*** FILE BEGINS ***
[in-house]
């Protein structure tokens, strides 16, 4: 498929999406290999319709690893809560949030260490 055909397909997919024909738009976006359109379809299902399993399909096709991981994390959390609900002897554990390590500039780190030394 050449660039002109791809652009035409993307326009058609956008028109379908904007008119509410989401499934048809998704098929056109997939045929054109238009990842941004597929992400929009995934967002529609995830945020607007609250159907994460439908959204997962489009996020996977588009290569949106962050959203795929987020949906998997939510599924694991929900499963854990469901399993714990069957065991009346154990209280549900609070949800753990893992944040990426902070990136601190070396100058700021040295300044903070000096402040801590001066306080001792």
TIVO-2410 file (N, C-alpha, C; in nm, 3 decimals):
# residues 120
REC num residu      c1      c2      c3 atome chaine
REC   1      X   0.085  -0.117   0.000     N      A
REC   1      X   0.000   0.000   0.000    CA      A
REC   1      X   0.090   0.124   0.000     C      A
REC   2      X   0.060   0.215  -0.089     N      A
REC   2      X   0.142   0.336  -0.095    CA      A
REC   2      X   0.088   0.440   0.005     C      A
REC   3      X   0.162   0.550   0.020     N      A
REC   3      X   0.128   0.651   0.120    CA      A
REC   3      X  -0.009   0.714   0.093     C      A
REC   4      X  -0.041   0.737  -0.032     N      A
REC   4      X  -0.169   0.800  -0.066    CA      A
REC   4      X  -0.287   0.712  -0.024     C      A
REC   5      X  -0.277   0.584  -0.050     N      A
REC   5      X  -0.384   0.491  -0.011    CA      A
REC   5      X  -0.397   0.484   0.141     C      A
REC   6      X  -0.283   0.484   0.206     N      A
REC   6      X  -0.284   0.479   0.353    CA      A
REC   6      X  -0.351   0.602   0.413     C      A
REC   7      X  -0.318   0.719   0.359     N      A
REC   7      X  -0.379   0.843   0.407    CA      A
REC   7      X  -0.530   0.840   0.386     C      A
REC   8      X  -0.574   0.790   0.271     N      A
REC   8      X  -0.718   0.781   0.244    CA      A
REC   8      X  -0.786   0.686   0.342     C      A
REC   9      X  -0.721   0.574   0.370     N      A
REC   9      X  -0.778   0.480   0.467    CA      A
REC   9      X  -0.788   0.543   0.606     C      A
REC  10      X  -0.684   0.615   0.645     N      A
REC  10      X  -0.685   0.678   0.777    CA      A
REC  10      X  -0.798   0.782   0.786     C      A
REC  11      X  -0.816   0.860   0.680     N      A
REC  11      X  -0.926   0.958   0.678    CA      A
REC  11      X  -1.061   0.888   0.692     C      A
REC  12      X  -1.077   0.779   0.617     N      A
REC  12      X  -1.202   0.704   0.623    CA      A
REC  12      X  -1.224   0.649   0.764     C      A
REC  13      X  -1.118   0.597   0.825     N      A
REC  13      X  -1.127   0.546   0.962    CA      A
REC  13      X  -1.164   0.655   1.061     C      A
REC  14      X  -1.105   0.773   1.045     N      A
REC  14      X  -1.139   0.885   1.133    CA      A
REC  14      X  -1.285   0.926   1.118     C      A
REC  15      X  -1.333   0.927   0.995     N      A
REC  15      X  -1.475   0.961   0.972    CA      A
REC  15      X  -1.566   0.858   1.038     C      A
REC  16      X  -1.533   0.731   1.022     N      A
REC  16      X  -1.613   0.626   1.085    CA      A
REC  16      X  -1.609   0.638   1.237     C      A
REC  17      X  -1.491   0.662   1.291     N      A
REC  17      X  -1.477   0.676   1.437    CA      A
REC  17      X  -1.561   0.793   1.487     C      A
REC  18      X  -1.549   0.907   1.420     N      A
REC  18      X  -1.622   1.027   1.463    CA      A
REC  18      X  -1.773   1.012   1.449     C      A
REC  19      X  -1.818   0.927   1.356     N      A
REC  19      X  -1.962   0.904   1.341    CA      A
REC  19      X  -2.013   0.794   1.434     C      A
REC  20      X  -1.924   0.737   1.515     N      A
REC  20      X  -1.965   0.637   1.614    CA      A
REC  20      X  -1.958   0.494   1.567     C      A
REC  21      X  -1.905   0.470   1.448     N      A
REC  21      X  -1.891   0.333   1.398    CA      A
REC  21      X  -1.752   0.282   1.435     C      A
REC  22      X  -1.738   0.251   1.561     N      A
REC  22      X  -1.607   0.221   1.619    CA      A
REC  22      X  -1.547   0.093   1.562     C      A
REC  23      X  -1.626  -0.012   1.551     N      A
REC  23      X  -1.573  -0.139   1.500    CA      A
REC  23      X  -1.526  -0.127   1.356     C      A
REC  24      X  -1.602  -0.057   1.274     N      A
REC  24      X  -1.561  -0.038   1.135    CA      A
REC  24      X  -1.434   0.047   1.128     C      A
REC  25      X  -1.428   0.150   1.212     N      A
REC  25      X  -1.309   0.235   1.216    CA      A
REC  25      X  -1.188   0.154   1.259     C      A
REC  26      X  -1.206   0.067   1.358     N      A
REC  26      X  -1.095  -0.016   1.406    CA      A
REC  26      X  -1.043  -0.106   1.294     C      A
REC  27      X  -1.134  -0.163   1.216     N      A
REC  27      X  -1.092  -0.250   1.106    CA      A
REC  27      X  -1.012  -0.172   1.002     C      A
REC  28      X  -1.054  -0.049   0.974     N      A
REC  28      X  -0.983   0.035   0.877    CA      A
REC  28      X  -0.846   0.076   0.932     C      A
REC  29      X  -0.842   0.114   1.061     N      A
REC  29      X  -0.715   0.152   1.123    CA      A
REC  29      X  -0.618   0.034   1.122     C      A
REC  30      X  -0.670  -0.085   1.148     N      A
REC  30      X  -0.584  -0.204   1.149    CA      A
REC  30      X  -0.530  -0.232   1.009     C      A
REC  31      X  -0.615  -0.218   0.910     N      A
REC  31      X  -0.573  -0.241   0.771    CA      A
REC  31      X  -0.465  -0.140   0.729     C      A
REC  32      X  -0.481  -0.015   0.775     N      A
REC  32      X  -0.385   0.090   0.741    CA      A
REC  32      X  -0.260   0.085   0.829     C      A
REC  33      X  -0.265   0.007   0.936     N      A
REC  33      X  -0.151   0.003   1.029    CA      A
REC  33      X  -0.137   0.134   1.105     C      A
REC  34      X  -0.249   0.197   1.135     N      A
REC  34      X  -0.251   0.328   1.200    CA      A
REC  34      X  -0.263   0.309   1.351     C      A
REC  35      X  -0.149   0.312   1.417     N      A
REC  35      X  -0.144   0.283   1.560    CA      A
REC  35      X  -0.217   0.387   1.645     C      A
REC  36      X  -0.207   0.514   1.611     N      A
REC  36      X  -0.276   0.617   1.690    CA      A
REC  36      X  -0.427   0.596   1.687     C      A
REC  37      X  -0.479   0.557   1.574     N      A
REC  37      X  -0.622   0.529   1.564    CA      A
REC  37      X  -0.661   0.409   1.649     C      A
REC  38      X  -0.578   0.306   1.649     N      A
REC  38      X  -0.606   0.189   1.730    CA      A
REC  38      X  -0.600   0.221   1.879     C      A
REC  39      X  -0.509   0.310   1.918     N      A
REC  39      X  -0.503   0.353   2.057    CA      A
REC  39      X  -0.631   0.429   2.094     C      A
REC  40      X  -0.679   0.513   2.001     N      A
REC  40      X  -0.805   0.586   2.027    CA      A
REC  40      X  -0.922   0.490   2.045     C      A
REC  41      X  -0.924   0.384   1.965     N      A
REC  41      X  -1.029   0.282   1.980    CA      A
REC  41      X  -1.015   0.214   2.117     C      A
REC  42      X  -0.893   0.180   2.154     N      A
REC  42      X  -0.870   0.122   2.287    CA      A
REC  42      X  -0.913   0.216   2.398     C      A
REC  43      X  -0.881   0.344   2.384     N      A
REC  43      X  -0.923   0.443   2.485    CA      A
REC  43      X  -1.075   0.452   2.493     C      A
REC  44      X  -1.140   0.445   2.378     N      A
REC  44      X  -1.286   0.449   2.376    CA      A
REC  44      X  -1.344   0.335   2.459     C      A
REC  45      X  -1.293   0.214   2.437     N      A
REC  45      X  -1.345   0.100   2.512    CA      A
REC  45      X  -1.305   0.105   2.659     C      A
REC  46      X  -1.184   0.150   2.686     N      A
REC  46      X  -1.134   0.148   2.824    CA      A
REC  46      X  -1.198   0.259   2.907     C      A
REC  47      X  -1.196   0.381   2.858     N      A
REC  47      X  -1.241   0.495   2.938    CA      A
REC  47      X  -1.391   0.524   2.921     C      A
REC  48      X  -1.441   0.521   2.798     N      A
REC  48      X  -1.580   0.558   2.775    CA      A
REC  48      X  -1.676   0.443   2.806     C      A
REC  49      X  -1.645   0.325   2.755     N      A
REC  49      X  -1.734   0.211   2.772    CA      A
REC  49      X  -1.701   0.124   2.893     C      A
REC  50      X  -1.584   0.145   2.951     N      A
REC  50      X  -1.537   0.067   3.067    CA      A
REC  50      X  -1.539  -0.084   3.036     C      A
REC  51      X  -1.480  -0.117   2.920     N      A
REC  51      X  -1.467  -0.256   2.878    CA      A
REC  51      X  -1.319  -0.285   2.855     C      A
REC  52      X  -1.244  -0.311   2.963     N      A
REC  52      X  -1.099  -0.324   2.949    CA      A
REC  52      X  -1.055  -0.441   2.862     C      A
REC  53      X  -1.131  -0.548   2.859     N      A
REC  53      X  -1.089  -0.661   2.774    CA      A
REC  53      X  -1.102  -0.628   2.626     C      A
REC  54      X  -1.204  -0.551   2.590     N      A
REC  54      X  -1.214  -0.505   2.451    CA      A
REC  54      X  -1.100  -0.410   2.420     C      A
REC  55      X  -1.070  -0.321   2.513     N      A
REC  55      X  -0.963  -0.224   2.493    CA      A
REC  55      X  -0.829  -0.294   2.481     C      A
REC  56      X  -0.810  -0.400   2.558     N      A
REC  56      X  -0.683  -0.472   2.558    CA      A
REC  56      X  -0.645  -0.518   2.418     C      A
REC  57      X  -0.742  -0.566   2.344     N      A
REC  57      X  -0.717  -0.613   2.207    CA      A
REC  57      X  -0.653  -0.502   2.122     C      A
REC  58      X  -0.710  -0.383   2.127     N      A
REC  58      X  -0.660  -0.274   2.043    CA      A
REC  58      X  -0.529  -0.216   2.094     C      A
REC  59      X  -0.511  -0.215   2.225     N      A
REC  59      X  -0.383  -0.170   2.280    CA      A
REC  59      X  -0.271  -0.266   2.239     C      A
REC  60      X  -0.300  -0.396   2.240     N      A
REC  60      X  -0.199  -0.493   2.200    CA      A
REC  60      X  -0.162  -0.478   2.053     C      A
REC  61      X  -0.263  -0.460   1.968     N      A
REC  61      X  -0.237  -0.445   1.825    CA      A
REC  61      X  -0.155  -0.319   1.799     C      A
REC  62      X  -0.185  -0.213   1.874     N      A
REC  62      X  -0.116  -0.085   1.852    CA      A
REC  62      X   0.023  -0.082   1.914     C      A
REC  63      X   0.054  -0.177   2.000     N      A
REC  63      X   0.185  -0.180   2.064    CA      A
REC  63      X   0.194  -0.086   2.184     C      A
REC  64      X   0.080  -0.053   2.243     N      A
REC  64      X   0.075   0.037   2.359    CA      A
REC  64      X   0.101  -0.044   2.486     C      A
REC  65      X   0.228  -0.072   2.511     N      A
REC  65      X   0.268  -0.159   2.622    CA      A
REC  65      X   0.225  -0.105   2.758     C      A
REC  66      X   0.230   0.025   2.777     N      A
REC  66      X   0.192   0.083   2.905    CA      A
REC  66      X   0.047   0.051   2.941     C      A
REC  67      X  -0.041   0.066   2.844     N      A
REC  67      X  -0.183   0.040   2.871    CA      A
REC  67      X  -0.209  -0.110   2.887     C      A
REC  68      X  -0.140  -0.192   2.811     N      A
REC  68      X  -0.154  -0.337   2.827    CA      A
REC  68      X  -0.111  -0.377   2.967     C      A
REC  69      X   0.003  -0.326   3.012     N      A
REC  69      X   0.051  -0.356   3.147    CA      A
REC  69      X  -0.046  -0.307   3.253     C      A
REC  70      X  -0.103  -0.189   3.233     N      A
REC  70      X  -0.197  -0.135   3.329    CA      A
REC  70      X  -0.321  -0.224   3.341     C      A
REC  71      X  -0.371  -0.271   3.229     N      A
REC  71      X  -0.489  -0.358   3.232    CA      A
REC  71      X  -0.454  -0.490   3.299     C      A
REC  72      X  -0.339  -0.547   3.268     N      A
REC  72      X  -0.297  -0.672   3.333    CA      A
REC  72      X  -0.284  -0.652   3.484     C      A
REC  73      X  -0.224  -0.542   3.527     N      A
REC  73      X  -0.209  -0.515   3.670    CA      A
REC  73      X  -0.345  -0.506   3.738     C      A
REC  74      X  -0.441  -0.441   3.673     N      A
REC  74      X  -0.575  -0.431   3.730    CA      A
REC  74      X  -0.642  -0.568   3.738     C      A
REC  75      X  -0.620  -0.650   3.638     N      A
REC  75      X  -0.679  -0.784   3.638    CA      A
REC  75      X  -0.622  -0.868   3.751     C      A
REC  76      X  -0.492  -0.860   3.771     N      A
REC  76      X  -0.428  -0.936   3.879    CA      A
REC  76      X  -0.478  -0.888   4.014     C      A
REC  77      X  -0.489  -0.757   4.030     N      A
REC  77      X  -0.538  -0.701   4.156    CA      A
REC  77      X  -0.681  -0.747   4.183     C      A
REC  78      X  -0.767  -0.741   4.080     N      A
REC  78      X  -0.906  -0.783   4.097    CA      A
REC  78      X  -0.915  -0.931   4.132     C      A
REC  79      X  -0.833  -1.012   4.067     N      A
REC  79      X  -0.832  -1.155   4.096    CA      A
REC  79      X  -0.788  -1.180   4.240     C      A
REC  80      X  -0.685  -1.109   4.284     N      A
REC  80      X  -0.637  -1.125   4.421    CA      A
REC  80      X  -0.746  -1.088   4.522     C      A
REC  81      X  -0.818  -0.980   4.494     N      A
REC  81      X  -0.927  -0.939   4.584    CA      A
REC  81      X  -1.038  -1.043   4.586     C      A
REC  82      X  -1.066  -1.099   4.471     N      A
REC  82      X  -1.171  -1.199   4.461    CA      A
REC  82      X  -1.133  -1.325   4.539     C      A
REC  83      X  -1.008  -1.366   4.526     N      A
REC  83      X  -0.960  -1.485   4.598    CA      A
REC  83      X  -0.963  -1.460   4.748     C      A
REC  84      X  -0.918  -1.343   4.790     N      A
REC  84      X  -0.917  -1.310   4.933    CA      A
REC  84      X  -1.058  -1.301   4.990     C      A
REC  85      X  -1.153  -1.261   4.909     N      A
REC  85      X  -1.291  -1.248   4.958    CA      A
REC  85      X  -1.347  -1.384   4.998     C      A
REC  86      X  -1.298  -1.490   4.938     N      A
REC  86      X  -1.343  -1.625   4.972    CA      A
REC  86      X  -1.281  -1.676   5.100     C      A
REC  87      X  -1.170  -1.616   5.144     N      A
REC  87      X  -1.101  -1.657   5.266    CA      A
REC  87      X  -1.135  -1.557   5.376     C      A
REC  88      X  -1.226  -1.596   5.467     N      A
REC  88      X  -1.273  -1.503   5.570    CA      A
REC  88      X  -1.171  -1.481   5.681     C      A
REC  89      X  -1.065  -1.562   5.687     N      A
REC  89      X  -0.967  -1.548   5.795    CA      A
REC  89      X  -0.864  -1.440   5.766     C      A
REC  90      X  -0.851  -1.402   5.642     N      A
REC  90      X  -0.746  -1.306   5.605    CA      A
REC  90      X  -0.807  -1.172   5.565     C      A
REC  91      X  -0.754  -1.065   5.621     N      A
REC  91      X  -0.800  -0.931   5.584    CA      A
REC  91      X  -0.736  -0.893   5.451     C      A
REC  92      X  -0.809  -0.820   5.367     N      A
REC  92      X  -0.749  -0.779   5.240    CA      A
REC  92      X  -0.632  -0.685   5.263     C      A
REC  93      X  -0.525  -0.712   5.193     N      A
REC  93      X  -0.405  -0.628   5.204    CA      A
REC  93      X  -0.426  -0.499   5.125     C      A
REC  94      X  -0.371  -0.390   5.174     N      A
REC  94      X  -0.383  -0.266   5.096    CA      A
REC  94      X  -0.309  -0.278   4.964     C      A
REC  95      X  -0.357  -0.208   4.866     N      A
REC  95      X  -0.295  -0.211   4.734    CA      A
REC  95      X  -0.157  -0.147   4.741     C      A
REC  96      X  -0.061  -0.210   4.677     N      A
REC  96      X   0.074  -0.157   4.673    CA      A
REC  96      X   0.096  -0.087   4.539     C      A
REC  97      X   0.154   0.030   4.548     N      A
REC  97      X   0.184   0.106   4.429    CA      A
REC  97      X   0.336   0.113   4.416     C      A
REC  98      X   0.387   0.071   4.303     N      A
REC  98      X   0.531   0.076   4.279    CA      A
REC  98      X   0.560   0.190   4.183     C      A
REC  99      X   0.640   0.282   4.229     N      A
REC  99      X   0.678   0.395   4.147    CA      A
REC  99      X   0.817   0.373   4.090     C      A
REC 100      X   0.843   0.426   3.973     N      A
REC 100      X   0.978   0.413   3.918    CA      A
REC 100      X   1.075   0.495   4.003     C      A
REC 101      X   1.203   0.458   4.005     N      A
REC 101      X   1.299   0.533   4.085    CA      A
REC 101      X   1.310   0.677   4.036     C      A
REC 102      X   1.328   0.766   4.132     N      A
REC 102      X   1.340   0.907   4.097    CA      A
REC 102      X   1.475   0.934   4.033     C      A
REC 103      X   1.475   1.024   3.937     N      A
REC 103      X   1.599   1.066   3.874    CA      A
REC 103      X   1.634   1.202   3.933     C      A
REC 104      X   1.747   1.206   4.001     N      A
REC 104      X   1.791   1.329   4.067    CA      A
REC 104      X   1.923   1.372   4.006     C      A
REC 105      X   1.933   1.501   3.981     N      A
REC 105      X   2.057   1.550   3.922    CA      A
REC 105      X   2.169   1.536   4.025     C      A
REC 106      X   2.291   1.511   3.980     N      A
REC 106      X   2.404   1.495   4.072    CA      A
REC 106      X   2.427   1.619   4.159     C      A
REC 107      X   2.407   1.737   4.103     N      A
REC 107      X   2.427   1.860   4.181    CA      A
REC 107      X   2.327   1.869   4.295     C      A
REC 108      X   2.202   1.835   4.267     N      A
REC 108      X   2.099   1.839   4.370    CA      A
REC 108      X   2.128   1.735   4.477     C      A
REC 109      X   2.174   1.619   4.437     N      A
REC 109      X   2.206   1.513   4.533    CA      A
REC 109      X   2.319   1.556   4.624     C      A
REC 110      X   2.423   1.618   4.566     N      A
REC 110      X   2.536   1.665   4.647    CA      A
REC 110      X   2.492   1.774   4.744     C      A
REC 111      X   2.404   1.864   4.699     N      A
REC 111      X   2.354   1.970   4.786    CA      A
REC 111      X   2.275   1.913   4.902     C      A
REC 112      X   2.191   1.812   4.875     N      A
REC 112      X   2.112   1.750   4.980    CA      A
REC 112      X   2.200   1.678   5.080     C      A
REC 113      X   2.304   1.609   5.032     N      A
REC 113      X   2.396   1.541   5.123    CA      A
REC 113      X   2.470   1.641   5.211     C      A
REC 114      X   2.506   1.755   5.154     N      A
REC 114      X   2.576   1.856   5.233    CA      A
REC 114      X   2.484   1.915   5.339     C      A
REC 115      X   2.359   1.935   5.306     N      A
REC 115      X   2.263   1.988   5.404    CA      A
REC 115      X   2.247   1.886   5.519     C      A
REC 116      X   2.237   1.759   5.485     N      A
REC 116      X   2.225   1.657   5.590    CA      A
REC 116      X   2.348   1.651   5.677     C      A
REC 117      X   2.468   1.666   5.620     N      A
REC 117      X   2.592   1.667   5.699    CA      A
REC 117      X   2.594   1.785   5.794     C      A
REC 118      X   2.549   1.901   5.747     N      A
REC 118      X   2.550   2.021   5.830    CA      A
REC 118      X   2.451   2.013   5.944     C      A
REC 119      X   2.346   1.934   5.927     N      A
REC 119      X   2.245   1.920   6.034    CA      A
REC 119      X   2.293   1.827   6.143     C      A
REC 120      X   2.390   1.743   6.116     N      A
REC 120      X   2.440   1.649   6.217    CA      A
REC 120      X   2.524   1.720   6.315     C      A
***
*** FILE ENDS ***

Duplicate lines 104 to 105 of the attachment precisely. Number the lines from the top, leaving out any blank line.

REC  33      X  -0.137   0.134   1.105     C      A
REC  34      X  -0.249   0.197   1.135     N      A